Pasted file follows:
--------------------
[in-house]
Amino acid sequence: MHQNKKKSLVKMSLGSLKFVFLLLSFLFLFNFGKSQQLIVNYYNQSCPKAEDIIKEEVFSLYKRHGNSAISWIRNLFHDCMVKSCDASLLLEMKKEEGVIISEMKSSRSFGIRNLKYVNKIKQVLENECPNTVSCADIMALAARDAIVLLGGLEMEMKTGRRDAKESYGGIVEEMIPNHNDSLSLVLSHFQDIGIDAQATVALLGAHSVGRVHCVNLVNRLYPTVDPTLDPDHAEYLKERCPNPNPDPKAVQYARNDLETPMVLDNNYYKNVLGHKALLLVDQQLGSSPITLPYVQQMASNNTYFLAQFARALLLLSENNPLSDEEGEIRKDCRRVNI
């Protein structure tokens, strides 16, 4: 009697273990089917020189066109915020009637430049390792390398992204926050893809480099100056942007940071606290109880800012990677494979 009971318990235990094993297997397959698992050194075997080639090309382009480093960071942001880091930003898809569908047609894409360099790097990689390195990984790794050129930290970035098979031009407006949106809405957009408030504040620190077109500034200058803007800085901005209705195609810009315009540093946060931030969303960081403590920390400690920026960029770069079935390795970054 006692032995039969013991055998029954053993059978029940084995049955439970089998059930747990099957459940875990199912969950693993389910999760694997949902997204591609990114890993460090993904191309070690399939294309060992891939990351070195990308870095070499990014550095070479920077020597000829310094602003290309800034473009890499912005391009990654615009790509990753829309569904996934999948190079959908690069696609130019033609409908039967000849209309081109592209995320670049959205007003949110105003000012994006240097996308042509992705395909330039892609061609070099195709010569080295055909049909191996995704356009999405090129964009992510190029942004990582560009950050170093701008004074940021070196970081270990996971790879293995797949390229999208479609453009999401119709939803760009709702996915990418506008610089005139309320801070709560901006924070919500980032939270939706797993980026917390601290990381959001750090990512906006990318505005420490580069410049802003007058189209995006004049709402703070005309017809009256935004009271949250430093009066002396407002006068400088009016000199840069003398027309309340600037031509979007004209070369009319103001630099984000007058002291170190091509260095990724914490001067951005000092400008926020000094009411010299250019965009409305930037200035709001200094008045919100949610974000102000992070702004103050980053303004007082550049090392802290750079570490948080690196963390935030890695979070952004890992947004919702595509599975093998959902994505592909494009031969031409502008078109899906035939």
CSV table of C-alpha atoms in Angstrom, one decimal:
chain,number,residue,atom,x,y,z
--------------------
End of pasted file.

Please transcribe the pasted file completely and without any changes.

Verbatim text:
[in-house]
Amino acid sequence: MHQNKKKSLVKMSLGSLKFVFLLLSFLFLFNFGKSQQLIVNYYNQSCPKAEDIIKEEVFSLYKRHGNSAISWIRNLFHDCMVKSCDASLLLEMKKEEGVIISEMKSSRSFGIRNLKYVNKIKQVLENECPNTVSCADIMALAARDAIVLLGGLEMEMKTGRRDAKESYGGIVEEMIPNHNDSLSLVLSHFQDIGIDAQATVALLGAHSVGRVHCVNLVNRLYPTVDPTLDPDHAEYLKERCPNPNPDPKAVQYARNDLETPMVLDNNYYKNVLGHKALLLVDQQLGSSPITLPYVQQMASNNTYFLAQFARALLLLSENNPLSDEEGEIRKDCRRVNI
């Protein structure tokens, strides 16, 4: 009697273990089917020189066109915020009637430049390792390398992204926050893809480099100056942007940071606290109880800012990677494979 009971318990235990094993297997397959698992050194075997080639090309382009480093960071942001880091930003898809569908047609894409360099790097990689390195990984790794050129930290970035098979031009407006949106809405957009408030504040620190077109500034200058803007800085901005209705195609810009315009540093946060931030969303960081403590920390400690920026960029770069079935390795970054 006692032995039969013991055998029954053993059978029940084995049955439970089998059930747990099957459940875990199912969950693993389910999760694997949902997204591609990114890993460090993904191309070690399939294309060992891939990351070195990308870095070499990014550095070479920077020597000829310094602003290309800034473009890499912005391009990654615009790509990753829309569904996934999948190079959908690069696609130019033609409908039967000849209309081109592209995320670049959205007003949110105003000012994006240097996308042509992705395909330039892609061609070099195709010569080295055909049909191996995704356009999405090129964009992510190029942004990582560009950050170093701008004074940021070196970081270990996971790879293995797949390229999208479609453009999401119709939803760009709702996915990418506008610089005139309320801070709560901006924070919500980032939270939706797993980026917390601290990381959001750090990512906006990318505005420490580069410049802003007058189209995006004049709402703070005309017809009256935004009271949250430093009066002396407002006068400088009016000199840069003398027309309340600037031509979007004209070369009319103001630099984000007058002291170190091509260095990724914490001067951005000092400008926020000094009411010299250019965009409305930037200035709001200094008045919100949610974000102000992070702004103050980053303004007082550049090392802290750079570490948080690196963390935030890695979070952004890992947004919702595509599975093998959902994505592909494009031969031409502008078109899906035939």
CSV table of C-alpha atoms in Angstrom, one decimal:
chain,number,residue,atom,x,y,z